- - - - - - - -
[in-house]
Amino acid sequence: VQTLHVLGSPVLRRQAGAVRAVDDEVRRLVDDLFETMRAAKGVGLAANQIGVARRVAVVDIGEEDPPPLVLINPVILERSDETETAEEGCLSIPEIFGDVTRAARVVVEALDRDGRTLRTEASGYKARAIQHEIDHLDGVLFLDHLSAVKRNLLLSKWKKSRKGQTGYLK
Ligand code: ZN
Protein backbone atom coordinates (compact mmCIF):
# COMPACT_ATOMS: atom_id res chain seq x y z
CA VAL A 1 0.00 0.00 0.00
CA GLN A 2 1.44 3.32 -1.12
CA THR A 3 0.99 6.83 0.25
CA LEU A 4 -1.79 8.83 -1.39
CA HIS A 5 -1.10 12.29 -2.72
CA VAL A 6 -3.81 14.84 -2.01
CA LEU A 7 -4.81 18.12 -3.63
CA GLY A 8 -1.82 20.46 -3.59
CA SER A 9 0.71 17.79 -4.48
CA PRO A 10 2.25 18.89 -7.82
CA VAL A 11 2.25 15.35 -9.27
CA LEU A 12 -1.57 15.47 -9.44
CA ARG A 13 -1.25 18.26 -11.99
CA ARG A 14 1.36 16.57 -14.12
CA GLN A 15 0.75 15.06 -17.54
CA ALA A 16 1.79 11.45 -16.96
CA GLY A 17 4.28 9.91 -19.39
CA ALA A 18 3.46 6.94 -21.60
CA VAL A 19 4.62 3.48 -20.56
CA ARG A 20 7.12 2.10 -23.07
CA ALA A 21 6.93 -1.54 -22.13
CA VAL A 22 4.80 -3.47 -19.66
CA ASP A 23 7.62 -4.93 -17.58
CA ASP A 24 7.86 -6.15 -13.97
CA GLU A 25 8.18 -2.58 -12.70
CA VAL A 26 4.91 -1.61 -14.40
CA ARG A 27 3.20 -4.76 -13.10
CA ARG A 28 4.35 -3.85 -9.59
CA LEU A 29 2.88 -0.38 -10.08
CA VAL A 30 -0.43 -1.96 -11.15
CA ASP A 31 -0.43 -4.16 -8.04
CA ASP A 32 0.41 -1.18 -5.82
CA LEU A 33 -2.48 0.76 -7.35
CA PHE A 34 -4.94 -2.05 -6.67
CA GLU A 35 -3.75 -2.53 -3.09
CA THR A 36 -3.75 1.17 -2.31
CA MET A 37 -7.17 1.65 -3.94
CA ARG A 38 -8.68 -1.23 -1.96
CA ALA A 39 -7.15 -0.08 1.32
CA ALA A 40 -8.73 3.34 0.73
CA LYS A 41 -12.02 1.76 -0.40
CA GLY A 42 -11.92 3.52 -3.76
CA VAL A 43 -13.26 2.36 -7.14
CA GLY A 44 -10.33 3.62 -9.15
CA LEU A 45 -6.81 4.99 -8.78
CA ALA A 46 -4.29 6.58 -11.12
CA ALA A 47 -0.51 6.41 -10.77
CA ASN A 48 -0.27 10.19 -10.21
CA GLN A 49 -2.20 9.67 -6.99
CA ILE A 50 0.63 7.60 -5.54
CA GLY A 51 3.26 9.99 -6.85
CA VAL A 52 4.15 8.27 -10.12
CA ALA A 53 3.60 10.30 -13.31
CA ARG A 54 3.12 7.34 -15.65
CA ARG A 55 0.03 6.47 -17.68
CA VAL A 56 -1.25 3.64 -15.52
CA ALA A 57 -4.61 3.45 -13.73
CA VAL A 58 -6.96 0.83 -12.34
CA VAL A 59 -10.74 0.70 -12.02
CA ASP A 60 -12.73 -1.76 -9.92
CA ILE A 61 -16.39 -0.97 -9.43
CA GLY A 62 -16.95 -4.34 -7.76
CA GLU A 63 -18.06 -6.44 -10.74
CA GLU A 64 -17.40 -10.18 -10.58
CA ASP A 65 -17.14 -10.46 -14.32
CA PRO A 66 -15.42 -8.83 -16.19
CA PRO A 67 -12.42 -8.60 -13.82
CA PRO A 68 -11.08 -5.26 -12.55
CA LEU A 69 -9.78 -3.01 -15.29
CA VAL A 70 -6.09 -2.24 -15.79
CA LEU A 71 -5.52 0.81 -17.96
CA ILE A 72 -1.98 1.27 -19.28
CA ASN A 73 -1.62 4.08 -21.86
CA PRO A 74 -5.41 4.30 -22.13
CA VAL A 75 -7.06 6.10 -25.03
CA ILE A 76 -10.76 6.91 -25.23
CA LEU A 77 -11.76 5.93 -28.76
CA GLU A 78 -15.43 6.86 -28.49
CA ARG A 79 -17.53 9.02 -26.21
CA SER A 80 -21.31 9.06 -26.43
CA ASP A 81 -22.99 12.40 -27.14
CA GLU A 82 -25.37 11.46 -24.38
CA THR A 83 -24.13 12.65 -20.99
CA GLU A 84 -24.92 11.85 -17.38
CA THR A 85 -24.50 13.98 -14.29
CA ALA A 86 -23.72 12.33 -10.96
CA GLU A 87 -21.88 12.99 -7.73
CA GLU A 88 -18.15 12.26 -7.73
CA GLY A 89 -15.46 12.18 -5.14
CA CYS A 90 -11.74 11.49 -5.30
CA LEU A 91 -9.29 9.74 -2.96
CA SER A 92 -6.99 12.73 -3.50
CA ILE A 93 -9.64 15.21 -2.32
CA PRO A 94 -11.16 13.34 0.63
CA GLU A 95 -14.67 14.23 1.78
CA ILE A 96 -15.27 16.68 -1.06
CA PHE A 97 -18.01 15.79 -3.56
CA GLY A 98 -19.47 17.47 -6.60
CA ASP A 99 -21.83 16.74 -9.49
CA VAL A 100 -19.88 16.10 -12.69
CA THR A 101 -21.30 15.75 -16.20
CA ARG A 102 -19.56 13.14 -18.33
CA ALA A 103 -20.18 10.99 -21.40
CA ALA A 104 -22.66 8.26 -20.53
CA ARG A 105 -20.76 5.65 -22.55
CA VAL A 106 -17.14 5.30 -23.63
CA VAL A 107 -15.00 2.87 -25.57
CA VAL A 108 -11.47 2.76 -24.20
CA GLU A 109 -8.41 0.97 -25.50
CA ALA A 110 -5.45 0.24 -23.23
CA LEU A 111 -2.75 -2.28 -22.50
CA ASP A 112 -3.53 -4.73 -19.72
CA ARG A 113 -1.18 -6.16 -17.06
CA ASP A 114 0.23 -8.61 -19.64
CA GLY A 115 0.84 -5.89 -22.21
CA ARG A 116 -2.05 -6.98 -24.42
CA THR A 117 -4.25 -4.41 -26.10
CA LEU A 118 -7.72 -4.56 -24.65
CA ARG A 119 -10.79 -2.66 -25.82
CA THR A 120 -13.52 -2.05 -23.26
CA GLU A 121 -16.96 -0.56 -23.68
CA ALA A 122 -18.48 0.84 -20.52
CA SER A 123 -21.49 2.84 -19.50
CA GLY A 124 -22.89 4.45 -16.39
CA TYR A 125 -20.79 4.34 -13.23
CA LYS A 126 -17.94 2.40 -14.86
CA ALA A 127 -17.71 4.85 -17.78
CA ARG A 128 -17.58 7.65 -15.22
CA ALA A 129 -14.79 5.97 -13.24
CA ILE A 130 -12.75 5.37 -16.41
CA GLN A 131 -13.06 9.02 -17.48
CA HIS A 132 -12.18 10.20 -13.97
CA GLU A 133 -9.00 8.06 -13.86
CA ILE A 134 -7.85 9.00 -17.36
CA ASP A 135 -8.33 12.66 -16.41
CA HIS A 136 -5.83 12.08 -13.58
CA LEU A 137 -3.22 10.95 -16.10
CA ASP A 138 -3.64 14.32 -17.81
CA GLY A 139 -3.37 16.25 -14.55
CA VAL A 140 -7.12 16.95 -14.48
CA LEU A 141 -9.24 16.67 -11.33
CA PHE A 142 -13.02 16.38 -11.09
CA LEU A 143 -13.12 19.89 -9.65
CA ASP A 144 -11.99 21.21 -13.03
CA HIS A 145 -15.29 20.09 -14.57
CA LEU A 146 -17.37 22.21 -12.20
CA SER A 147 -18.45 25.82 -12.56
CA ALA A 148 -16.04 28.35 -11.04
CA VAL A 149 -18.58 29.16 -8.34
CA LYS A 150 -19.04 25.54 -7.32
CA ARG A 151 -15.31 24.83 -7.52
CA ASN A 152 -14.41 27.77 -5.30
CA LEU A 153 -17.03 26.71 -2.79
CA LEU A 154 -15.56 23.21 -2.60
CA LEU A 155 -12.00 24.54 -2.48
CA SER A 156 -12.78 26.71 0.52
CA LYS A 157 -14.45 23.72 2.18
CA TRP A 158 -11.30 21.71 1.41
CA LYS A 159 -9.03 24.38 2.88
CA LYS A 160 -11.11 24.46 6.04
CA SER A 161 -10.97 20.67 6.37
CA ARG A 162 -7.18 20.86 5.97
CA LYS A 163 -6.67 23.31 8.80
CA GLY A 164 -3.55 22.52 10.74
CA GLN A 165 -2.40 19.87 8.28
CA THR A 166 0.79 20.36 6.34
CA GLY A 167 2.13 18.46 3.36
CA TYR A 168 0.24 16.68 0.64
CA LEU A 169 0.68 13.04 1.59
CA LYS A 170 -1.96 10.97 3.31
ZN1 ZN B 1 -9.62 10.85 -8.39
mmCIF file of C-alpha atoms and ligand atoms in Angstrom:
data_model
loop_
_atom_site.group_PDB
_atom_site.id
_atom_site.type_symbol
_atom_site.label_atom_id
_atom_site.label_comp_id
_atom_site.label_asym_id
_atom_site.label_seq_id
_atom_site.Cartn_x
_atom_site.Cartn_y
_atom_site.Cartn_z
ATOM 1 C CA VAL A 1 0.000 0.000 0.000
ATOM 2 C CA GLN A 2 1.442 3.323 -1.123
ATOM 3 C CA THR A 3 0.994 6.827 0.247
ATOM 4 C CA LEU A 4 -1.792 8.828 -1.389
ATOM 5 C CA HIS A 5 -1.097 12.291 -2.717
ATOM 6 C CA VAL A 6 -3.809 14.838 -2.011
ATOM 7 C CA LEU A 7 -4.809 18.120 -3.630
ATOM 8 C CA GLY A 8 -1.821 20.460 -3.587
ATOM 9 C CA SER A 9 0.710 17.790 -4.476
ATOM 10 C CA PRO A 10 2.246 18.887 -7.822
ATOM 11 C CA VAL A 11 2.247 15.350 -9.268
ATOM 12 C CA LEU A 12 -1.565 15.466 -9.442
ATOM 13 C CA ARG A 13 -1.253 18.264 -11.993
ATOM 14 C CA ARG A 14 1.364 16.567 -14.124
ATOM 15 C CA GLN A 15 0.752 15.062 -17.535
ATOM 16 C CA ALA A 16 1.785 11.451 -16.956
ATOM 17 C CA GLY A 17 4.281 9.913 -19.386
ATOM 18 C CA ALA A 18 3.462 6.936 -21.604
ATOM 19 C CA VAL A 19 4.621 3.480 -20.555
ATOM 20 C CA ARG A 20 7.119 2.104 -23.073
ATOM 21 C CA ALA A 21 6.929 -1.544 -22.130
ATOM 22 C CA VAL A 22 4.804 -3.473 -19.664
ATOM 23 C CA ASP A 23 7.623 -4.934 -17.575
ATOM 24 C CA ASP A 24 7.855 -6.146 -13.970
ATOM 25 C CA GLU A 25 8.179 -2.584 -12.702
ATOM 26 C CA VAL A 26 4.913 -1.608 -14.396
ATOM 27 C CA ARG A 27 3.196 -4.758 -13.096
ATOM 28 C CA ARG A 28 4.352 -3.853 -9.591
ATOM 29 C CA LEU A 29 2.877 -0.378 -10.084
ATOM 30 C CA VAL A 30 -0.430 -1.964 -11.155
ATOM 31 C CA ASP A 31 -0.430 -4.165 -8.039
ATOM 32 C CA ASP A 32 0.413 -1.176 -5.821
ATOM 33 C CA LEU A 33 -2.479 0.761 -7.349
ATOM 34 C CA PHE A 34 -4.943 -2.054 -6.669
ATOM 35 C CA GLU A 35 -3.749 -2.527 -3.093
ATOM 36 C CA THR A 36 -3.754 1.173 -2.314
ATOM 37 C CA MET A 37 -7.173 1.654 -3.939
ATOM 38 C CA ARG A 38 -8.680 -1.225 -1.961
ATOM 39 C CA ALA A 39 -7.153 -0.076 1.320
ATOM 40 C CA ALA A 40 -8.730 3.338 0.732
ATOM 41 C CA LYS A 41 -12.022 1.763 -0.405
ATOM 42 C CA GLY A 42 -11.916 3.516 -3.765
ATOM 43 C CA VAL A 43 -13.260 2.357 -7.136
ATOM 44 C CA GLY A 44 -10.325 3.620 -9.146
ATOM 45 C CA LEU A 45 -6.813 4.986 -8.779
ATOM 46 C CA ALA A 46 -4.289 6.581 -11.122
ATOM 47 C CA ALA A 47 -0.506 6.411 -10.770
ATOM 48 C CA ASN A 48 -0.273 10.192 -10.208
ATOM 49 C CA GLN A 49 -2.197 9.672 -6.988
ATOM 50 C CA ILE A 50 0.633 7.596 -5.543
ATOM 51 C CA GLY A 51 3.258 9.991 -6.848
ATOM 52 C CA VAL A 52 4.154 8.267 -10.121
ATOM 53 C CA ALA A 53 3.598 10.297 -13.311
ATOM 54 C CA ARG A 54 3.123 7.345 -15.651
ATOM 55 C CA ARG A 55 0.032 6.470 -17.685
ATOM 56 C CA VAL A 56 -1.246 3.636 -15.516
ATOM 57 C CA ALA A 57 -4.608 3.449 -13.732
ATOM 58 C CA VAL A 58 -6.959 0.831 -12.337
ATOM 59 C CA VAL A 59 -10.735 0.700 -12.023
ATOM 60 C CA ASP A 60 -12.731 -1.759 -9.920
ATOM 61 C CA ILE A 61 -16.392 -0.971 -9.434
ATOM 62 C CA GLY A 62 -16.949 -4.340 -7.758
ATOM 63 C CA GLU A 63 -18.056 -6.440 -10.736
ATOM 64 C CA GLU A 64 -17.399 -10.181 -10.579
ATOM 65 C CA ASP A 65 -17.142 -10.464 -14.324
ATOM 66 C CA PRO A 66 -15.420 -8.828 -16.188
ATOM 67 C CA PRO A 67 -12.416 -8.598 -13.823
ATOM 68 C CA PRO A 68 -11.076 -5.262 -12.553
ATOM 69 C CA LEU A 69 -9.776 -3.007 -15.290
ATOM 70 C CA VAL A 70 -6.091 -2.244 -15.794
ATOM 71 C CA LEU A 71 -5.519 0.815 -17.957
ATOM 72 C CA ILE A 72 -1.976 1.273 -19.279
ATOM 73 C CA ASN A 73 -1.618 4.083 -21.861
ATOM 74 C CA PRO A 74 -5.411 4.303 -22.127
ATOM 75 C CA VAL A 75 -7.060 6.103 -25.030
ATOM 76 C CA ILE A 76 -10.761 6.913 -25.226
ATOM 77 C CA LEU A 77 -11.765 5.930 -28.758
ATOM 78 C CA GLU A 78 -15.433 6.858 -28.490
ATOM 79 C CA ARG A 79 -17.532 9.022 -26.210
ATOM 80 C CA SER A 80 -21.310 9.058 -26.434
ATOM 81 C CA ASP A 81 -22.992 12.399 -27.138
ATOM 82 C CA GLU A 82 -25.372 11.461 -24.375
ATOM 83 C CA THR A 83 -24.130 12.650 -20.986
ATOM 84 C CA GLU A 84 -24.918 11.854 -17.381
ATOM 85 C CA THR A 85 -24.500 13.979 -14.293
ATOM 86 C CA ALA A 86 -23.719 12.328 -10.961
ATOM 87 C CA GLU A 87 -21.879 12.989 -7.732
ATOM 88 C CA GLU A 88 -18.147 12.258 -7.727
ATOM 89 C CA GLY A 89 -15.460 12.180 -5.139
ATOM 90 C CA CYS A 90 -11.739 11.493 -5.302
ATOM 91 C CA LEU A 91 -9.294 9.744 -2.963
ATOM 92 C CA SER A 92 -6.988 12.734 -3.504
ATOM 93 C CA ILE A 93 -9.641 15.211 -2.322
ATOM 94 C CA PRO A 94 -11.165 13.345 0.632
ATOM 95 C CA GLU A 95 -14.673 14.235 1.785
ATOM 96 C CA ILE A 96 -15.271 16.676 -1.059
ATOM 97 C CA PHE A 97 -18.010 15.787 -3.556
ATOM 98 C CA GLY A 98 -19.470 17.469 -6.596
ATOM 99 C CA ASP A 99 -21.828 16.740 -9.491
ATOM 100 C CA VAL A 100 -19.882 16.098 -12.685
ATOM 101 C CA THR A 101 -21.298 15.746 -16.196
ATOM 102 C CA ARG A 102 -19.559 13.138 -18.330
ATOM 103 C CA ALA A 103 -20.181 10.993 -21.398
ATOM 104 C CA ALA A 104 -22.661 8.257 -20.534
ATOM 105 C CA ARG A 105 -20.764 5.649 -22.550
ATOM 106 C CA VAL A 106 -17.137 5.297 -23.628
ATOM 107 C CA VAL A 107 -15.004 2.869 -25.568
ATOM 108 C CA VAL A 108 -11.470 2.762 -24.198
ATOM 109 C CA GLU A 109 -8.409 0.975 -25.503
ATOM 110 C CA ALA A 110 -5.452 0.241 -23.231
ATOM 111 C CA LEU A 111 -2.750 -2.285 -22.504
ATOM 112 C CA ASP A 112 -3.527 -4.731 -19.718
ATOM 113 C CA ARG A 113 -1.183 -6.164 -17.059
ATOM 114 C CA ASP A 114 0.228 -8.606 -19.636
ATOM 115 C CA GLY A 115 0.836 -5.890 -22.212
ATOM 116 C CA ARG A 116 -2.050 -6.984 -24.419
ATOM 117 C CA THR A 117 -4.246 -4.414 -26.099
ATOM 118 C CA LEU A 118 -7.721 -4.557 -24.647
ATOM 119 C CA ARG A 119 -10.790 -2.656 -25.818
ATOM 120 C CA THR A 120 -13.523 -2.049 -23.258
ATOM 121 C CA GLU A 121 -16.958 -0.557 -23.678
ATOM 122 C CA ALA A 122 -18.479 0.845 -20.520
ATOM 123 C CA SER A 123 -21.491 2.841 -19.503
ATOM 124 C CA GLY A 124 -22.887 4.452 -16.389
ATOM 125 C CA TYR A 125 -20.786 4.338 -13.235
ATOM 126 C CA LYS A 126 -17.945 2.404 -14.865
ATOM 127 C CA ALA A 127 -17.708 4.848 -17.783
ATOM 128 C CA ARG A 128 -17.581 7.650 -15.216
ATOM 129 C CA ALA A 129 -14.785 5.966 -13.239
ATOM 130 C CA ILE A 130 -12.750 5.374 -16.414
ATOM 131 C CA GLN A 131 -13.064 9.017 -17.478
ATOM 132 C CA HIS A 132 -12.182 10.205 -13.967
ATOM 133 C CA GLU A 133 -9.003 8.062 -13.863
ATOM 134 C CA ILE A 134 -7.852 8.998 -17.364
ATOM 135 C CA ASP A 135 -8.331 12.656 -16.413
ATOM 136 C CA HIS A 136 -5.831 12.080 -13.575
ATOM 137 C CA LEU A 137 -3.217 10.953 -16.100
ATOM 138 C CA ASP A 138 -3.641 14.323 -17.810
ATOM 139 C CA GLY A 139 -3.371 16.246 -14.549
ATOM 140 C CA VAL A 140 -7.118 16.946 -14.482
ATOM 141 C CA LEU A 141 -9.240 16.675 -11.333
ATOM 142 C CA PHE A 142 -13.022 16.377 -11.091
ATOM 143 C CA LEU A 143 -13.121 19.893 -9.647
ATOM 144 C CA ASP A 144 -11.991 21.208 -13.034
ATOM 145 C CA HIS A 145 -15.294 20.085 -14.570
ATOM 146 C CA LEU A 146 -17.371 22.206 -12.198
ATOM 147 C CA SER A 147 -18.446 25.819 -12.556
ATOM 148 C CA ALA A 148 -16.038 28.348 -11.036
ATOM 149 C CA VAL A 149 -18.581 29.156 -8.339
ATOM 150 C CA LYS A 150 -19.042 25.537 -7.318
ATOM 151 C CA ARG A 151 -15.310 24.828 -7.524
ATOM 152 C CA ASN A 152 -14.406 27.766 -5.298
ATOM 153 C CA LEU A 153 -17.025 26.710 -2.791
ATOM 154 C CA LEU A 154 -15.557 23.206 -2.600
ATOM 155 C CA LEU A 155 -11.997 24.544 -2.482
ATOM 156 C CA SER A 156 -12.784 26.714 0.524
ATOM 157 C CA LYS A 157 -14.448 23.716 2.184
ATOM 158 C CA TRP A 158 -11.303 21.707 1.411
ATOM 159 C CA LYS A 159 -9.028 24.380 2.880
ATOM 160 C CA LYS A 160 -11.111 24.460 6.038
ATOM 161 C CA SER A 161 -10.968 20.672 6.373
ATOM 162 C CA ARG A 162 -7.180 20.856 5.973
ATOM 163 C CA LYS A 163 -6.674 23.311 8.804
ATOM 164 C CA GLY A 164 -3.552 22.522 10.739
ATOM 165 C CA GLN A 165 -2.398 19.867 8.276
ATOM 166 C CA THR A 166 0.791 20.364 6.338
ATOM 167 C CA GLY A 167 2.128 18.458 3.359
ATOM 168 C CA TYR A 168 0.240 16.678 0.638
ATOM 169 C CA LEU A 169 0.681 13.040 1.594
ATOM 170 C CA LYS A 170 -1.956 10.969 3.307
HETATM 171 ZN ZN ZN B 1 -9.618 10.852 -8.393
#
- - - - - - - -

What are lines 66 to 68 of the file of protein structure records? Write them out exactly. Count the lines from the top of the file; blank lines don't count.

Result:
CA ILE A 61 -16.39 -0.97 -9.43
CA GLY A 62 -16.95 -4.34 -7.76
CA GLU A 63 -18.06 -6.44 -10.74